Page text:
Since I’ve been at CSE I can think of a lot of victories we’ve been able to celebrate together. In my earliest days with the organization we were fighting for marriage equality, and running direct actions across the South. I think the victory I’m most proud of though is pretty recent. We were able to strike down the “no promo homo” law in S.C. that said the only time you could talk about LGBTQ people in sex-ed class was when you are talking about HIV and other STIs. We struck down that law with a federal court case earlier this year. As someone who grew up in the public school system in S.C. that felt like a really big and personal win.
In addition to your position with CSE, you’re also the executive director of Gender Benders trans and gender non-binary support organization. Can you provide a little background on the organization and explain some of the ways it helps individuals who are trans and gender non-binary?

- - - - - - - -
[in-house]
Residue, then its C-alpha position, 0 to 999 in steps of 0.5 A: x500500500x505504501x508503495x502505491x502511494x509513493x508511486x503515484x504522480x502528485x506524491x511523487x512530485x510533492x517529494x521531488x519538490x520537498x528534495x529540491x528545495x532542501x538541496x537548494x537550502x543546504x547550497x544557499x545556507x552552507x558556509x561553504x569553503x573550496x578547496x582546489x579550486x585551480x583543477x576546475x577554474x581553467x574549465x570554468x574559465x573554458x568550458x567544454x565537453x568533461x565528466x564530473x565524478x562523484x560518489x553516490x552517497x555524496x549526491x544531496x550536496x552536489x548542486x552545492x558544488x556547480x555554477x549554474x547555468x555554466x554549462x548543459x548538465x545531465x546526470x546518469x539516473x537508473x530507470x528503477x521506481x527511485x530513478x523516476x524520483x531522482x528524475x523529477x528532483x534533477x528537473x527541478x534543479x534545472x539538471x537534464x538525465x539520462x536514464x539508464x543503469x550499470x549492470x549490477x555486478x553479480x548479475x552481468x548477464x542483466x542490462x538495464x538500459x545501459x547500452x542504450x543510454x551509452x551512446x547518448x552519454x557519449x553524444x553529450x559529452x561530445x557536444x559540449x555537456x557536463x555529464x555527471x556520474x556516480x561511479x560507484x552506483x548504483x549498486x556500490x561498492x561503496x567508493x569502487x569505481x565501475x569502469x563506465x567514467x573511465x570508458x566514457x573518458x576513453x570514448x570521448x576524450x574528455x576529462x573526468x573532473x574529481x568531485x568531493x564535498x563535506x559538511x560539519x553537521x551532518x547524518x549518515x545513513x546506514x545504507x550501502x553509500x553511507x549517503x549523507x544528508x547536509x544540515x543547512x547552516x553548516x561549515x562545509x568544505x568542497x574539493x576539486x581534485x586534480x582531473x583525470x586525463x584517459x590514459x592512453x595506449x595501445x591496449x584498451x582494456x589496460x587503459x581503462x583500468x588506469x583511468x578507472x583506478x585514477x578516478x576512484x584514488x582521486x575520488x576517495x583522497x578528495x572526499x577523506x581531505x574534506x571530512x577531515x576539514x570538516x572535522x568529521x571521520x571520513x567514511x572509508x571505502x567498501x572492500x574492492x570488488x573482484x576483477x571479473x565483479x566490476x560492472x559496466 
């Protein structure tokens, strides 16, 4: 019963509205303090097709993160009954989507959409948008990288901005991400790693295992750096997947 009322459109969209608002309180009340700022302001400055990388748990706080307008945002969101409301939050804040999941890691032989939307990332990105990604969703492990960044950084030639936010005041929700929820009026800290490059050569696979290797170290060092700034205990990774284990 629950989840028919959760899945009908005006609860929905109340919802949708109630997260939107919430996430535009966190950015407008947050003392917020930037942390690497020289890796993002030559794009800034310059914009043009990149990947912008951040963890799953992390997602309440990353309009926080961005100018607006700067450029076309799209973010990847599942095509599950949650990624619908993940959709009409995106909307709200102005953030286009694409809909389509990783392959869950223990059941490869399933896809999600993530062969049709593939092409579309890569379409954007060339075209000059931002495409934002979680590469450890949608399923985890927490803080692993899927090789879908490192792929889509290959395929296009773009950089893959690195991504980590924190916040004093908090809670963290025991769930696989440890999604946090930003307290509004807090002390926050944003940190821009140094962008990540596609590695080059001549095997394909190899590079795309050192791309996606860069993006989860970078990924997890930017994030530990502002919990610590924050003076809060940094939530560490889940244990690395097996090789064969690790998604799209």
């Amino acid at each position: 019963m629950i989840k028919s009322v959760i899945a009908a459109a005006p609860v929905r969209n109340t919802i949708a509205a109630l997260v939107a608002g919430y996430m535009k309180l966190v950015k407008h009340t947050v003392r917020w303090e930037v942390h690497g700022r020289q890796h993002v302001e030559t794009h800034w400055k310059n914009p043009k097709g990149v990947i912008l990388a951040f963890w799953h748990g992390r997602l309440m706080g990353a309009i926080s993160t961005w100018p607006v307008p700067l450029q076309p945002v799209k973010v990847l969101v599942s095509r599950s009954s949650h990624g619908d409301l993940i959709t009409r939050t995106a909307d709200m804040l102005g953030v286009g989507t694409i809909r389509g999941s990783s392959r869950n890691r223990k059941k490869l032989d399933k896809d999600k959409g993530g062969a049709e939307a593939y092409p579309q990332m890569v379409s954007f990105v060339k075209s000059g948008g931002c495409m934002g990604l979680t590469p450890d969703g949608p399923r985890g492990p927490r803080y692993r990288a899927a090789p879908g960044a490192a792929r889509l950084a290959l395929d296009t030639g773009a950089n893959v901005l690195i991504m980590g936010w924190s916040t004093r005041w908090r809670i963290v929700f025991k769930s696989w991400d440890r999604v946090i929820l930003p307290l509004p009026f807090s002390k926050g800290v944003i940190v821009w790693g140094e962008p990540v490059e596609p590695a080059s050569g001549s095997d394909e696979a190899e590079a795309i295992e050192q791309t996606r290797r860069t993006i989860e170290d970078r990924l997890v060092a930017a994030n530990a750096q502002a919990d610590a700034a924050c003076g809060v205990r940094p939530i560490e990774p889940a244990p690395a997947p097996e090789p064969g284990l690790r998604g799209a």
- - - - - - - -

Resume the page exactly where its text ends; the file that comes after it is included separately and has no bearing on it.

Gender Benders started in 2011 with three friends getting coffee and talking about what needs we had as trans and GNC (gender non-conforming) people in the Upstate of S.C. We just asked ourselves where we wanted to be, where we were then and what we could feasibly do to help bridge that gap with no money or resources that were already in existence in our area specifically for trans people. Now the organization serves more than 600 trans and GNC people across the South with chapters in Hattiesburg, Miss., Hendersonville, N.C, Clemson, S.C, Columbia, S.C, and our original chapter in Greenville, S.C. From those early conversations, we developed a three-pronged approach to serving trans and GNC Southern: 1) Connecting people to the resources they need to lead full and healthy lives; 2) Engaging in advocacy and education work to help make our community a safer place for our people; and 3) Creating space for people to connect with each other and build peer support networks.